France is known for its pasta too !

09-11-2017
Logo France Bon appétit

 

Nestling in the shadow of its Italian neighbour, France has also built an enviable reputation for

its pasta and every year increases its market share around the world.

Regional strongholds of French pasta : Alsace and the South East

 Fresh egg pasta

Pasta has been known to historians since ancient times. In France, manuscripts citing pasta have been discovered as long ago as the Middle Ages, proof indeed that France knows a thing or two on the subject. In 2014, the country was responsible for producing 245,000 tonnes of pasta, making France Europe’s 4th largest producer.  There are currently 20 companies specialising in pasta in France. Alsace and the South East, encompassing the Alps, are France’s most important regions of production. Hugely popular in these regions, French pasta is also gaining an increasingly large gastro following on a global scale.

 

Fresh egg pasta

 

Spatzle

In Alsace, nüdle and spätzle are both PGI-protected, traditional pastas, featuring a high egg content, golden colour and a delicate, flavour-filled texture. As far back as the 17th century, farmers in the Alsace region were making egg-rich noodles. It takes precisely 7 eggs to make a kilo of PGI-protected “Alsace pasta”.  Accounting for 7% of France’s total pasta sales, this soft, deep-yellow and protein-rich pasta is cooked in the same way as linguini. A cross between gnocchi and pasta, spätzles (or spaetzles) are made using a special grater. After cooking in boiling water, the pasta is sautéed in butter and takes on lovely crisp texture. It works really well with fish.

 

Crozets, speciality buckwheat pasta from Savoie

 

An important crossroads between France and Italy, Savoie has been the cradle of an important pasta tradition since 1860. The most well-known are crozets, small pasta squares made using buckwheat flour and cooked in butter and grated cheese, or even better, made into croziflette, which is a deliciously cheesy, bacon and pasta bake.  And for the more adventurous, crozets can also be cooked in local Genepi liqueur, tomatoes and Espelette chili pepper, served cold in a salad and just perfect for picnics.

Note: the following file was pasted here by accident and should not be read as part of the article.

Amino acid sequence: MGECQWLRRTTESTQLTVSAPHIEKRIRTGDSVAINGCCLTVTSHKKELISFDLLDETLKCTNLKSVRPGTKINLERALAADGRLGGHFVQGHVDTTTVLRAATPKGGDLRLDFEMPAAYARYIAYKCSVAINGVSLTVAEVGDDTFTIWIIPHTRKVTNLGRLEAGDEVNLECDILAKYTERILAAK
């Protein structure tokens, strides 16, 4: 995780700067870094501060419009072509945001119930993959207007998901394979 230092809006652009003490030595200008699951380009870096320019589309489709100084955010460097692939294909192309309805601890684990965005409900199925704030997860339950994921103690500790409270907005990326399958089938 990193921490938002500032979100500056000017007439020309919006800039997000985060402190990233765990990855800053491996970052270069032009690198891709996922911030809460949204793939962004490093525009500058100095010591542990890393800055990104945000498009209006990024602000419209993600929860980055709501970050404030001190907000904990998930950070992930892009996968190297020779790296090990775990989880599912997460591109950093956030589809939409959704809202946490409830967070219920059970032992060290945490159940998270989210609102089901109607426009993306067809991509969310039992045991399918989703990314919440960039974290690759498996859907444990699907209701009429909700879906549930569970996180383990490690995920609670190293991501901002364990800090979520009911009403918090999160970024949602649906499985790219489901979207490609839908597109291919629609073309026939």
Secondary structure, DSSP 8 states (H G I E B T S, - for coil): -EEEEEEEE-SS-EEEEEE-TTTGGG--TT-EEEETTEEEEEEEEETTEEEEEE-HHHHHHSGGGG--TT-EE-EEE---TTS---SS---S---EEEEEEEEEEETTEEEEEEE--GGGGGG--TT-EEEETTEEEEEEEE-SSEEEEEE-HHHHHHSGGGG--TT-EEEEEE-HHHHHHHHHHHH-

Around 700 tonnes are sold every year, 90% of which are made by Alpina Savoie, which since 1844 has continued to be the most successful brand on the market. And that’s not all, as the company is also renowned for its originelles pasta range; pasta made from whole organic wheat grain and also according to traditional methods such as crozets and taillerins.  Look out also for taillerines, which come in a range of different flavours including blueberry, ceps, Genepi and chanterelles.

Ravioli is another well-known type of pasta from the Dauphine region. Miniature ravioli shapes, Dauphine ravioli (PGI) are made using Comté gruyere cheese, fromage blanc, parsley, eggs, butter and salt. Absolutely delicious, they are a true French speciality. Saint-Jean has made ravioli and crozets a trademark of the company. Located in Romans-sur-Isere, this small-medium sized company, boasting some 380 employees, has seen its market share go from strength to strength. The company has recently seen a complete overhaul, resulting in a new logo, new name and new branding. Saint-Jean produces many types of fresh pasta, quenelles and also ravioli, which accounts for 34% of its volume, with a clear overriding objective: “Pasta is not just about Italy. Instead of imitating Italian pasta, we need to take this French tradition and adapt it using the creativity and diversity of our local products, and this is how we will gain stand outexplains Guillaume Blanloeil, Managing Director of the company in Romans (Drome).

Essentially, French pasta, with its unique character, has an exciting future ahead. And all the evidence suggests the strategy is a success. For Saint-Jean, which is taking the route of investing in international markets, exports have continued to rise. “This is currently a strategy on which we are very clear. We are targeting our investment regionally to progress and increase our notoriety” he continues. While Benelux, Germany and the United States are the company’s main partners, China has already begun to feature. “We are investing time in China to see how we can position ourselves on the market” Retail and restaurants are the main channels for Saint-Jean products, and they are also listed in some of the world’s leading cities, including New York and London. Through word of mouth and trade fairs, with Shanghai featuring next on the list at the Food and Beverage show (HFC) in November, the company plans to enhance its profile and promote the charms of French-style pasta. “We are tapping into the excellent quality of French restaurants and the organoleptic qualities of our products”. Arguments which have already gained ground in a number of other sectors. And while we wait for China to take the bait, from this November the French market will be able to discover ravioli stuffed with Perigord truffles.